An addendum to this Gruber talk should include Karl (former ballet dancer and Soviet defector Alexander Godunov), one of the genre’s great sub-bosses, to use video game terminology. It isn’t unusual to make the most personal emotional beef be between the hero and the sub-boss, instead of the hero and the villain. But this is usually characterized by making the sub-boss a hothead whose buttons our hero keeps intentionally pushing, like Wilmer in The Maltese Falcon, or more recently Kid Blue in Looper. This allows our main villain to remain an intellectual equal with our hero, while still giving our hero someone to really piss off. But in Die Hard the connection between McClane and Karl truly is personal. McClane kills Karl’s brother. To Gruber, McClane is just “a fly in the ointment.” To Karl, this is a matter of true vengeance. “No one kills him but me,” Karl says. It makes sense to have Karl be the final death in the film, because the beef between McClane and Gruber was really just a matter of proximity. If Gruber got away, McClane wouldn’t have chased him down, and vice versa.
Die Hard manages a nice balance between Gruber and McClane fucking each others’ plans up — John always seems to be both winning and losing, which is very satisfying to watch.
Step three is John McTiernan. Unlike his gleeful bombast in Predator, here McTiernan presents an illusory simplicity. And does so with an enviable air of effortlessness. Die Hard comes off like a simple movie. Repeat viewings usually involve me forgetting how huge and ridiculous some of the action is. A lot of this is because McTiernan has the confidence not to oversell things. The movie is littered with set-pieces, but it is all presented as mere links in a steady chain of activity. Normally this is a bad idea for an action movie, where killer set-pieces can help gloss over the mediocre movie in between. But McTiernan knew he didn’t need to worry about that because he had a good movie on his hands. He can rely on McClane’s reactions and even missed opportunities, like the great moment in which McClane pulls the fire alarm, successfully summoning the authorities, only to see them turn their sirens off and turn around one-by-one after the bad guys convince 911 that it is a false alarm. We start to revel in the little things, small moments when McClane does something simple yet clever, or character bits, like McClane saying hello to the “girls” in a porno centerfold taped to a wall he keeps passing. McTiernan has a way of slipping into action pieces organically, not making a big deal of things, and that often has the effect of taking us not necessarily by surprise (we do know we’re watching an action movie), but allowing us to stay focused on McClane and not the action itself. One of the film’s action highlights is the scene in which McClane is using his stolen machine gun, and its shoulder strap, to dangle into an elevator shaft. It is a pretty basic moment, but its context in the film and how McTiernan stages it, it is epic. McClane’s forced to use his gun as a tool, and knowingly abandon it in the process. This makes the otherwise standard oh-no-the-rope-is-about-to-snap scene take on a whole new life. And the rising tension takes you by surprise, even though obviously we all know McClane will be fine…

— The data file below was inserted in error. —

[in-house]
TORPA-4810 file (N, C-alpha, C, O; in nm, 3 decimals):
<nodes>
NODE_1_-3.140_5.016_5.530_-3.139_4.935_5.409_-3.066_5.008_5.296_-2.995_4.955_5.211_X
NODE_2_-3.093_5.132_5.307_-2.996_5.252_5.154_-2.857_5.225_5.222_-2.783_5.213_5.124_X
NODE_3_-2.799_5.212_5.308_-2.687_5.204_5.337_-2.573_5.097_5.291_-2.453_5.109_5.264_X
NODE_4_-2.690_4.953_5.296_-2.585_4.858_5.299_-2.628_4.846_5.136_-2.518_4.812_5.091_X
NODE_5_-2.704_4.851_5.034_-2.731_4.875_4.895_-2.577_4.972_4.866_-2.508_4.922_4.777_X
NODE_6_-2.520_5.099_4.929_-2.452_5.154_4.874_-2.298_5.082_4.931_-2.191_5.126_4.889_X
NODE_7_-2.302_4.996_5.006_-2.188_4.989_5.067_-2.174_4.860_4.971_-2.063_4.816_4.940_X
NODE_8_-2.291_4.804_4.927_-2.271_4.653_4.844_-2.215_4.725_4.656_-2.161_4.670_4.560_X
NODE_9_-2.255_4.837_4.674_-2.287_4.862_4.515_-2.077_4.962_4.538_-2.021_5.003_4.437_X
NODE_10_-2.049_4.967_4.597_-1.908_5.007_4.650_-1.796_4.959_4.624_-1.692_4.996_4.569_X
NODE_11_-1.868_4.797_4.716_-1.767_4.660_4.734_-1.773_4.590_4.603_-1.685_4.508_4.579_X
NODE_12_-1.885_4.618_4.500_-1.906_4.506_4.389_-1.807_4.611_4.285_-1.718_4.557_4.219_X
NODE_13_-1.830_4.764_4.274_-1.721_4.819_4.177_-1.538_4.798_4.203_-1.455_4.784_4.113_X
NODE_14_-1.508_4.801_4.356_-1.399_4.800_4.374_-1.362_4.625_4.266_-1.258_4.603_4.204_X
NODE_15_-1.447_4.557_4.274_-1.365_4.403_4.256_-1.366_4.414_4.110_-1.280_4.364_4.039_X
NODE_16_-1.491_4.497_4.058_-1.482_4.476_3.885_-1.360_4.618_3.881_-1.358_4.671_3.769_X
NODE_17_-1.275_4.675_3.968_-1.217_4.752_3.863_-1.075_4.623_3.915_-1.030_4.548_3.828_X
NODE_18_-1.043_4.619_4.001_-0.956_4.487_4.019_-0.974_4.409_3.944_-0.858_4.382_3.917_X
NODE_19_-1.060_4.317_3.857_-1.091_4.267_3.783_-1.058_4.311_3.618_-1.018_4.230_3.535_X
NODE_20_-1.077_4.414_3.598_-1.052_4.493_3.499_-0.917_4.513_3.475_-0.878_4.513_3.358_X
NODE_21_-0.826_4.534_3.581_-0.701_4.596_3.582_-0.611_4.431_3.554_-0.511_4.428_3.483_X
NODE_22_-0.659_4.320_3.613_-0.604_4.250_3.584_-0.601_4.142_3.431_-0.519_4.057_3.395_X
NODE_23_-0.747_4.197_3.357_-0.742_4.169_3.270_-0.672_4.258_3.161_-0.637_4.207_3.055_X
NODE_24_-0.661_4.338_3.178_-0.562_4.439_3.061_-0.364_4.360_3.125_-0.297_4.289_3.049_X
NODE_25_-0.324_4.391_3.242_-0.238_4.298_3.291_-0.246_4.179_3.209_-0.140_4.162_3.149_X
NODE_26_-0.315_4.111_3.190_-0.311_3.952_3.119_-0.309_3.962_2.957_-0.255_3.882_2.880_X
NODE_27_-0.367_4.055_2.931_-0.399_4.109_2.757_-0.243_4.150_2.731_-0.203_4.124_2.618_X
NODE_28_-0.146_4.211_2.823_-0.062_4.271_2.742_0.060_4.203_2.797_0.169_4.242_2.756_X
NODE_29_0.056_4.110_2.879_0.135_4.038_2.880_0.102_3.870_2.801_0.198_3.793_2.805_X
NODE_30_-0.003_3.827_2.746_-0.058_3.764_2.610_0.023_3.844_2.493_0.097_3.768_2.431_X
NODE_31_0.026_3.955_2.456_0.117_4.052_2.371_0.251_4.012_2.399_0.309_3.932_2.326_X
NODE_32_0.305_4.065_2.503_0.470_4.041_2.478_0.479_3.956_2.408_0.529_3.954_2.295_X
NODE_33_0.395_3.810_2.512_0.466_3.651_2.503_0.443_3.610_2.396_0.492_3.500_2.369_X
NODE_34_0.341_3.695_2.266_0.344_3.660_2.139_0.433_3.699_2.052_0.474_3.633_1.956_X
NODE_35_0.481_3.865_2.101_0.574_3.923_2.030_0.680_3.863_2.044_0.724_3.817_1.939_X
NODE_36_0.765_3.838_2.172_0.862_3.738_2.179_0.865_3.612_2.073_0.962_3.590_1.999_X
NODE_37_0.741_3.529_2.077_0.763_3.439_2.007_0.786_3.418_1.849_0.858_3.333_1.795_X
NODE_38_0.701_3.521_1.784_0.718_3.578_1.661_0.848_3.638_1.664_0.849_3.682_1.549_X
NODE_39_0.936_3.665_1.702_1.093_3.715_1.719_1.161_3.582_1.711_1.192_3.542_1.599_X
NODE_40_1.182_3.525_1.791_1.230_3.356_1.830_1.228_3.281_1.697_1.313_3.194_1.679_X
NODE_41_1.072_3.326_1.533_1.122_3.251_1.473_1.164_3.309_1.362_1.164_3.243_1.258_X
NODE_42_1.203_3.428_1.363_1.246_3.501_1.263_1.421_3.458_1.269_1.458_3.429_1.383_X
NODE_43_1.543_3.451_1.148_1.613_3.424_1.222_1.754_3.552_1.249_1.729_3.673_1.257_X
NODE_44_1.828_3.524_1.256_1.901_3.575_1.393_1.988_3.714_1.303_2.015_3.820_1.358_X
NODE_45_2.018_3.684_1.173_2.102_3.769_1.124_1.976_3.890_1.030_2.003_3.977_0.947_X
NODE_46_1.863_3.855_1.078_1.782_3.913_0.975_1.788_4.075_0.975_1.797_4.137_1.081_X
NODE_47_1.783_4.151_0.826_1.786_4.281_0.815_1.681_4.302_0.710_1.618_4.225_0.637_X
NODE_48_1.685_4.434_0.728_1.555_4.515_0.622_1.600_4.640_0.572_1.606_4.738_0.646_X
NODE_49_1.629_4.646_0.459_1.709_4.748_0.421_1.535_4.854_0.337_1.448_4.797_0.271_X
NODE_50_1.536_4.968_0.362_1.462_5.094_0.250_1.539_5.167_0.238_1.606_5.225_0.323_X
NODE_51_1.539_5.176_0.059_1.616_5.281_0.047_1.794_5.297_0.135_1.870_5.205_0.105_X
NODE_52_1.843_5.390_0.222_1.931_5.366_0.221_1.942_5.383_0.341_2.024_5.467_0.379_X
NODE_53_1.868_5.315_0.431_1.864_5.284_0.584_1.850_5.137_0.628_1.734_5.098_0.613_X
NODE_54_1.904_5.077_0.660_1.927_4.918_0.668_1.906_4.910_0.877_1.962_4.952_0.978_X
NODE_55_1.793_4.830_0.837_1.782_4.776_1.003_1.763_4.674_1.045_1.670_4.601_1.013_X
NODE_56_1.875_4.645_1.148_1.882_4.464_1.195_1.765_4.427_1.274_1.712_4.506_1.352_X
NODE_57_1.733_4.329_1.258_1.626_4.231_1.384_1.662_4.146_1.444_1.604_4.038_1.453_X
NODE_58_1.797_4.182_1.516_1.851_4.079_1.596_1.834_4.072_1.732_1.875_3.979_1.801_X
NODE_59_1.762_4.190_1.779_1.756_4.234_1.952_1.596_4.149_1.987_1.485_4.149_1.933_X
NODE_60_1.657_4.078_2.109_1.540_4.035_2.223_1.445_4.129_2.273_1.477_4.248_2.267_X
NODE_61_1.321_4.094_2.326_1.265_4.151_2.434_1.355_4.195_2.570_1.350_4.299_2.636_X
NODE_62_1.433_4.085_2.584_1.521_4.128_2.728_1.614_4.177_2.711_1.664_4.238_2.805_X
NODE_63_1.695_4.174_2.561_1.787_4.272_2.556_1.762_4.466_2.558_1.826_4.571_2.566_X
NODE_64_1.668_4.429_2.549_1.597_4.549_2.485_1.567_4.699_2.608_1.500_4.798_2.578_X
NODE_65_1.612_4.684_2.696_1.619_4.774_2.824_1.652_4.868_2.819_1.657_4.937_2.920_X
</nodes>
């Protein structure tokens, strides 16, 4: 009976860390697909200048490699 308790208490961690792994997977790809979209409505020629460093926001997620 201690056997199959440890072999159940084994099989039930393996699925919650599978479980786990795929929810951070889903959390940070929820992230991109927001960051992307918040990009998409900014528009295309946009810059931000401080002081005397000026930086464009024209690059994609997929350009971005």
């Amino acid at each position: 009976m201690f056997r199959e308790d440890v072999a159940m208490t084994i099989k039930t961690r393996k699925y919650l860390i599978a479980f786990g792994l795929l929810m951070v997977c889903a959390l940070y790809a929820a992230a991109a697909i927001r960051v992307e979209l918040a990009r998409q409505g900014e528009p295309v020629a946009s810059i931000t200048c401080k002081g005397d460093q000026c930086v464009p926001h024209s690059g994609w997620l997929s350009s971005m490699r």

Which brings me to another great aspect of John McClane and Die Hard‘s treatment of him. As with any main stream film, we know our hero isn’t going to die. So it isn’t unusual for action heroes to get injured in these movies. In fact, it is totally normal, even expected for your action hero to receive some abuse. But McClane feels disrespected by the film, for lack of a better word. It is a trait a lot of old film noir heroes had, always getting slugged in the gut by jerk-offs and conked over the head by femme fatales. By 1988 it was par for the course for action stars to take their shirts off, but McClane running around in his tank-top seems exposed. And making him shoeless is a stroke of genius. He is so vulnerable, in a rather demeaning way. In noir fashion, this also adds to the “I’m not even supposed to be here today” style humor too, with McClane bumping and bruising his way around the building getting just as exasperated by everything as he is scared. And again, a lot of this comes through in Willis’ performance more than anything else.
The plotting of the film – what gets revealed when and how – is handled well. Typically, the whole thrust of a film like this would be predicated by Gruber putting Holly in immediate danger. Interestingly, Holly is in no special danger for the vast majority of the film. If anything, Gruber seems to respect her, based on their limited interaction. Without the self-serving intervention of reporter Richard Thornburg (part of the hat-trick of uber-pricks William Atherton played in the mid-’80s, along with Ghostbusters and Real Genius), Gruber would never even have known that Holly was related to McClane, since even the smary Harry had the decency not to blow Holly’s cover. And the scene in which McClane and Gruber come face-to-face for the first time is a shrewd bit of farce, with the audience and Gruber fully aware of what’s happening, and McClane thinking that Gruber is one of the hostages — or does he?! Nope, he doesn’t it turns out. The filmmakers twist it up again, when Gruber finds out that the gun McClane gave him isn’t loaded. McClane is a smart cookie.